The Committee reviewed the proposals prepared by Mr. Dharmawardena and made several recommendations. These recommendations were discussed and incorporated into the proposals and these were again presented to a wider audience at various seminars and workshops. Thereafter, these proposals on the admissibility of information produced by computers and other electronic devices were finalized and this work carried out by the Committee resulted in the Evidence (Special Provisions) Act No. 14 of 1995.

But Mr. Dharmawardena reflects that even at present, the number of cases in which the special provisions law was actually deliberated on and positive decisions were taken, is rather infrequent in Sri Lanka.

Proposals for legislation on Computer Crime:

After completion of the project on law of evidence, the Committee proceeded to address the subject of computers and crime. The Committee recognized that there may be various types of new issues and events that may not be dealt with under the criminal law. The criminal law had also been developed in a traditional manner; it dealt with tangible property; that is, property that can be seen and touched, or the law addressed an injury or harm done to a human. Therefore, the same problem transpired again. Through computers, damages and harm could be carried out, which could be worse than the harm done to tangible property. Therefore, the Committee recognized the need for amendments to the law or a new law to deal with computer crime.

In 1995, Mr. Jayantha Fernando was introduced to Mr. Kolitha Dharmawardena. Mr. Jayantha Fernando then worked under the direction of Mr. Kolitha Dharmawardena and carried out research on computer related crime to ascertain whether the existing criminal law was adequate to deal with threats and abuses created with computers and directed at computers. Mr. Kolitha Dharmawardena notes that Mr. Jayantha Fernando thus got involved in the area of ICT and law and eventually became an internationally recognized person in this area.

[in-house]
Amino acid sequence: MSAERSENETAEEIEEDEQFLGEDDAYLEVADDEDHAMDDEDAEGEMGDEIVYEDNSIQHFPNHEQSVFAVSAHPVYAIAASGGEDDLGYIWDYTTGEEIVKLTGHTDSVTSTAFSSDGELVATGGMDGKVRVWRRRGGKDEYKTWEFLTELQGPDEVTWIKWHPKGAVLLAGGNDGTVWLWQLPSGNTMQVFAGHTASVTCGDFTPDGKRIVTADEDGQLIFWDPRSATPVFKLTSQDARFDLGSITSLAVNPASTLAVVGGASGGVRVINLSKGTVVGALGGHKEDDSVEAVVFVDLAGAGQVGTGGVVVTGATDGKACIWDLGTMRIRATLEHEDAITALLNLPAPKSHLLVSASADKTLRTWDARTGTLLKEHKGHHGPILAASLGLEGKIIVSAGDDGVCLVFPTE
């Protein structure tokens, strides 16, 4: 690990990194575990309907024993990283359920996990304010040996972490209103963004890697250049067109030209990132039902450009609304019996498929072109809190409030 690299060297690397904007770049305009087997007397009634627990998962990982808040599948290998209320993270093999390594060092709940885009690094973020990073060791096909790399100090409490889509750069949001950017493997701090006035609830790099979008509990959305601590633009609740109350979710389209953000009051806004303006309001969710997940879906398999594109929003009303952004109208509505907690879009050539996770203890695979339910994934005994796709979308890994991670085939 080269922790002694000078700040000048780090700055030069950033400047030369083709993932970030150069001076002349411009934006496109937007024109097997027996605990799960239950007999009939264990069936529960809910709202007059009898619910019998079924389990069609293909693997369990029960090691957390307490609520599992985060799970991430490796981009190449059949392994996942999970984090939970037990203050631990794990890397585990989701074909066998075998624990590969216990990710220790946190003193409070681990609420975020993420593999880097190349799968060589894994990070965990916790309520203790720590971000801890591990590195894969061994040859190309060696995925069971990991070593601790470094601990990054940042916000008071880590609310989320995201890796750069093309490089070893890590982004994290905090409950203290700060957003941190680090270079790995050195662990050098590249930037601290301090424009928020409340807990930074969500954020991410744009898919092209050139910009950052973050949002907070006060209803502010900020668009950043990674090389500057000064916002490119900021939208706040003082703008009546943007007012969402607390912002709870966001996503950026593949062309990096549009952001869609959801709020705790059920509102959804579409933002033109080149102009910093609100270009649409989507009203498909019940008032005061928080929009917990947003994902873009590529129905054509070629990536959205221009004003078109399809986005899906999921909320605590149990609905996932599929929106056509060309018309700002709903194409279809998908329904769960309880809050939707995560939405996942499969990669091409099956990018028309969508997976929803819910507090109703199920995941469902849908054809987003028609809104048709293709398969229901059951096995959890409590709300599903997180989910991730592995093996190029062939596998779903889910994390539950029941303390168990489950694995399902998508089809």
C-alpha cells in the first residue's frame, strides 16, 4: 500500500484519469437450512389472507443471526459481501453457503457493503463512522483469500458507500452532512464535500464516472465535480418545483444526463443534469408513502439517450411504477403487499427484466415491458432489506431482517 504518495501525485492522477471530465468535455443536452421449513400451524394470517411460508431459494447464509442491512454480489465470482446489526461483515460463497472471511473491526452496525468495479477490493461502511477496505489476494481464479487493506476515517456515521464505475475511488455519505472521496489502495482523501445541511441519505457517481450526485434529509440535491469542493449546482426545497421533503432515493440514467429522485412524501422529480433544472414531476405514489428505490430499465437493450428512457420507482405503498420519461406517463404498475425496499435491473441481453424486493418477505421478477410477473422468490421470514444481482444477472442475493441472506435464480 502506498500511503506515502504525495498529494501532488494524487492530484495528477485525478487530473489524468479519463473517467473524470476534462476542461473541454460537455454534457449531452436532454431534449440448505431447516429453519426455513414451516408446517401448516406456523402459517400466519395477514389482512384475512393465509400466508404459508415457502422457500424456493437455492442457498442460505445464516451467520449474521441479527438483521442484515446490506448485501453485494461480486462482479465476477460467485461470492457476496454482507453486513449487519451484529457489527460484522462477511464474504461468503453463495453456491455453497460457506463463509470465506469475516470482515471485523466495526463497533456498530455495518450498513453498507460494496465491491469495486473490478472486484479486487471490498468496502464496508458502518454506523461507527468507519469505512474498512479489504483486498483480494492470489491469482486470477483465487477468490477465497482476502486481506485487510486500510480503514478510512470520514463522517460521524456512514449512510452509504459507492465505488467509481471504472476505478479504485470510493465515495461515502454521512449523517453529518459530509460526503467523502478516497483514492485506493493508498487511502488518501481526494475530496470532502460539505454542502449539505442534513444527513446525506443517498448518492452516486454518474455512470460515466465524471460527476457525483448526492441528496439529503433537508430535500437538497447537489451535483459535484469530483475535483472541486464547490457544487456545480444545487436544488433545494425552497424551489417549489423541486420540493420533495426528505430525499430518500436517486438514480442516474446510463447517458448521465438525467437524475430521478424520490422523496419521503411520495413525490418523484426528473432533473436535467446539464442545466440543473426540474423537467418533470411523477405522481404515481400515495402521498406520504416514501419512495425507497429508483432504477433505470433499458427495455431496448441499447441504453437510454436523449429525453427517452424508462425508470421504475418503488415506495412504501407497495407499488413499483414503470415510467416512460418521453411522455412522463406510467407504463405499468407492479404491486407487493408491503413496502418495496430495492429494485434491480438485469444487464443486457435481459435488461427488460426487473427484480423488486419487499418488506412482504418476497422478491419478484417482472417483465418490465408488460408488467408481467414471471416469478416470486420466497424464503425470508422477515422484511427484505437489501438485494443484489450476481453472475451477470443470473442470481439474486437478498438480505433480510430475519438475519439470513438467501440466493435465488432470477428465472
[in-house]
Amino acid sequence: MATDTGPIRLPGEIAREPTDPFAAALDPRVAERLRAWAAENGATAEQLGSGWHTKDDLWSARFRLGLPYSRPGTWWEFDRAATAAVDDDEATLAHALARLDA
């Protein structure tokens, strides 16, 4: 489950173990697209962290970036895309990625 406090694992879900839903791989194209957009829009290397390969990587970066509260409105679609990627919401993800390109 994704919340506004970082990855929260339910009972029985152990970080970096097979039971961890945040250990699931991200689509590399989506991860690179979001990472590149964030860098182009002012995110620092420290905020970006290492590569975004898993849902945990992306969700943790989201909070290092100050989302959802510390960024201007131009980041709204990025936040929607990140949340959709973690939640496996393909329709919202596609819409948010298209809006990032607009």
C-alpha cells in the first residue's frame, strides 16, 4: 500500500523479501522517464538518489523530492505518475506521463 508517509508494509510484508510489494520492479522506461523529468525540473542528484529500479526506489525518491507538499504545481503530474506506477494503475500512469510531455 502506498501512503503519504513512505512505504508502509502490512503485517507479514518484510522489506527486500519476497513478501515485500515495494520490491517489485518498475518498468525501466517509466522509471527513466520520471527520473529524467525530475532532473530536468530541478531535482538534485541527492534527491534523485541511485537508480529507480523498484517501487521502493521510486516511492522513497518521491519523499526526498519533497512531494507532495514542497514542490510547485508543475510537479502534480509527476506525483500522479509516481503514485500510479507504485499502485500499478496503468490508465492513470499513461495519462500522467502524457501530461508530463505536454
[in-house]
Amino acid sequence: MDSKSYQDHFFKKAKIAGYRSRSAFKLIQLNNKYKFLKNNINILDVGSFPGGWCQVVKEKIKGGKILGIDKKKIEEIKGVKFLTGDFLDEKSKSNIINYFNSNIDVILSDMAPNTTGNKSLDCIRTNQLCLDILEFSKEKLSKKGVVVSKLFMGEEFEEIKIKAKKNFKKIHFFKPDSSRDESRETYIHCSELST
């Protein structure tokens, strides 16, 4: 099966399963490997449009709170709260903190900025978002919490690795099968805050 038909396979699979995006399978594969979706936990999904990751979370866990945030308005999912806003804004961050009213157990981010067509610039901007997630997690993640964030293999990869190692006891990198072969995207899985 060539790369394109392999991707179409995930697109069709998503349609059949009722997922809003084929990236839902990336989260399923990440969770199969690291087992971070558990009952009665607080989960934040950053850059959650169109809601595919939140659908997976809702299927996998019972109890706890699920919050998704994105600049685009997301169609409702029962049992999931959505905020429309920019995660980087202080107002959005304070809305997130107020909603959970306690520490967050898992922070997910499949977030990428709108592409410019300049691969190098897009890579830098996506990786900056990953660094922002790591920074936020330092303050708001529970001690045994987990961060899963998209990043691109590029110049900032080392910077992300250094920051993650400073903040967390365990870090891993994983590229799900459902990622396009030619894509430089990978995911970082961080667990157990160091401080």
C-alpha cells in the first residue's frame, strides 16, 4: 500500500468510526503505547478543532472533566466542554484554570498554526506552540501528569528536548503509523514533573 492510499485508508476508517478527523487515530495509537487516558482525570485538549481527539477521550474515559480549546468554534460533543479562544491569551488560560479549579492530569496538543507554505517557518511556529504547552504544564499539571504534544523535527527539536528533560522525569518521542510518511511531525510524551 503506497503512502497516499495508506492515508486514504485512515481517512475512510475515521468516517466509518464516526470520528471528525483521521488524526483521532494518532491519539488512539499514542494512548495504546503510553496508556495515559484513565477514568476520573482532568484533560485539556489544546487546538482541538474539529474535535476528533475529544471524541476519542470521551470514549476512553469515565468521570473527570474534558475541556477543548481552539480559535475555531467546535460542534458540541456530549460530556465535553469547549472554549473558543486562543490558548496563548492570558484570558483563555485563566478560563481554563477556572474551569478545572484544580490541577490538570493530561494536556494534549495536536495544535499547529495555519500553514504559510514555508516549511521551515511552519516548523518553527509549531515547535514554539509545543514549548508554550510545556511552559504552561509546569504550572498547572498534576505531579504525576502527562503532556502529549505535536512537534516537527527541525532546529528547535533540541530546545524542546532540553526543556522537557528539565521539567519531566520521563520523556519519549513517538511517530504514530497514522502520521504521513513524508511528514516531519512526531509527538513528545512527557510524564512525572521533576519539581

This specific project at CINTEC was on developing proposals for legislation on computer crime; it required identifying gaps in the law and developing new legal principles on computer related crime. After the closure of CINTEC, its successor, the ICT Agency (ICTA) Sri Lanka took over this work. This work was under the purview of Mr. Jayantha Fernando, who was a Director/Legal Advisor at ICTA. Subsequently, the Computer Crimes Act of 2007 was enacted as legislation in May 2007. It creates offences for unauthorized modification, alteration or deletion of information and denial of access, which makes it an offence for any person to program the computer in such a manner so as to prevent authorized persons from obtaining access. Other offences include causing damage or harm to the computer by the introduction of viruses and logic bombs etc, unauthorized copying of information, unauthorized use of computer services and interception of a computer program, data or information while it is being transmitted from one computer to another.

Proposals for legislation on Electronic Transactions:

The Committee having recognized the need to address this area of the law constituted a subcommittee, which addressed this issue. This work too was eventually taken over by ICTA and addressed by Mr. Jayantha Fernando. Mr. Dharmawardena notes that this work led to the enactment of the e-Transactions Act No. 19 of 2006. This Act is based on the standards established by United Nations Commission on International Trade Law (UNCITRAL), the Model Law on e-Commerce (1996) and the Model Law on e-Signature (2001).

Mr. Dharmawardena finally notes that the many processes and rules are practical problems. He also notes that ICT cannot go backward to accommodate the law. Therefore, the law has to move forward to accommodate the various types of conditions that have emerged with ICT including Artificial Intelligence and various activities carried out by computers with hardly any human involvement.